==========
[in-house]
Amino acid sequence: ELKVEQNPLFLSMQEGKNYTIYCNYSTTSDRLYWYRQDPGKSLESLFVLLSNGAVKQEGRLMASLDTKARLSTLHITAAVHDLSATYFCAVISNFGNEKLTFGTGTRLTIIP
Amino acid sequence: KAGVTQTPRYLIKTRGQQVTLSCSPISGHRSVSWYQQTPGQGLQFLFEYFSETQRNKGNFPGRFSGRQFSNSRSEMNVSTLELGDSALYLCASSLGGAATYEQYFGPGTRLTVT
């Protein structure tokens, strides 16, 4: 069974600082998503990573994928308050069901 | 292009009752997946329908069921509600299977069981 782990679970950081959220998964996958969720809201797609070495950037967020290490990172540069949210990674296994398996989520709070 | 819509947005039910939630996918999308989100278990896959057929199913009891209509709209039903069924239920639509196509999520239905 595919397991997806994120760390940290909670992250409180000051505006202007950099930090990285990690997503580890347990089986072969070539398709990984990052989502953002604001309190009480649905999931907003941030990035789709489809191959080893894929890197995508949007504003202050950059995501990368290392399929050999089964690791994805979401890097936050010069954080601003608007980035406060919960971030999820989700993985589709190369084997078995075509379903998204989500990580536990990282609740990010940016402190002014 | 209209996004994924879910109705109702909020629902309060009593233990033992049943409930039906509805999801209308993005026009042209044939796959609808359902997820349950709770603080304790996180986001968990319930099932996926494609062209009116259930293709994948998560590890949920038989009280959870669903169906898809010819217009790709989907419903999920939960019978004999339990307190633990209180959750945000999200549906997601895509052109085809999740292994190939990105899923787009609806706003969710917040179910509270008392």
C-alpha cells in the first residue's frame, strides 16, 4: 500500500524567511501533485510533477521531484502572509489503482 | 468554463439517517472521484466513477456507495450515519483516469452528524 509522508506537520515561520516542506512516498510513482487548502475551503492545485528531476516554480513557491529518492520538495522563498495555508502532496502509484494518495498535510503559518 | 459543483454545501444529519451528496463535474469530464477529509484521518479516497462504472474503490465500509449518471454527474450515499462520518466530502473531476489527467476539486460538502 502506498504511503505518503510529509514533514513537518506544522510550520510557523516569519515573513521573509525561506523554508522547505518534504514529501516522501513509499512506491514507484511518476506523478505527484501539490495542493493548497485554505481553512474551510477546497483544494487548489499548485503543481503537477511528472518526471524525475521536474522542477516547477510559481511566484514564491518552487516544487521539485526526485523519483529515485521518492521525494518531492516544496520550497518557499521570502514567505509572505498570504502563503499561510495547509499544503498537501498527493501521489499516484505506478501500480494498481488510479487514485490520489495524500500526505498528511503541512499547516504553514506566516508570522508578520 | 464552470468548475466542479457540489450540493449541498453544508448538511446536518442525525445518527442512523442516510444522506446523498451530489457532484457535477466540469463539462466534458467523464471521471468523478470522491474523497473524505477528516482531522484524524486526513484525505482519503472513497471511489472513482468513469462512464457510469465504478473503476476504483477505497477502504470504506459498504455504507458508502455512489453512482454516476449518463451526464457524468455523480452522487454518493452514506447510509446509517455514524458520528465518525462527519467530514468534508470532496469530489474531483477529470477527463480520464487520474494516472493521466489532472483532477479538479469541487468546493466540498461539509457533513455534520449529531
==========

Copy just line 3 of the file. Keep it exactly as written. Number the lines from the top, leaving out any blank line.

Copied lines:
Amino acid sequence: KAGVTQTPRYLIKTRGQQVTLSCSPISGHRSVSWYQQTPGQGLQFLFEYFSETQRNKGNFPGRFSGRQFSNSRSEMNVSTLELGDSALYLCASSLGGAATYEQYFGPGTRLTVT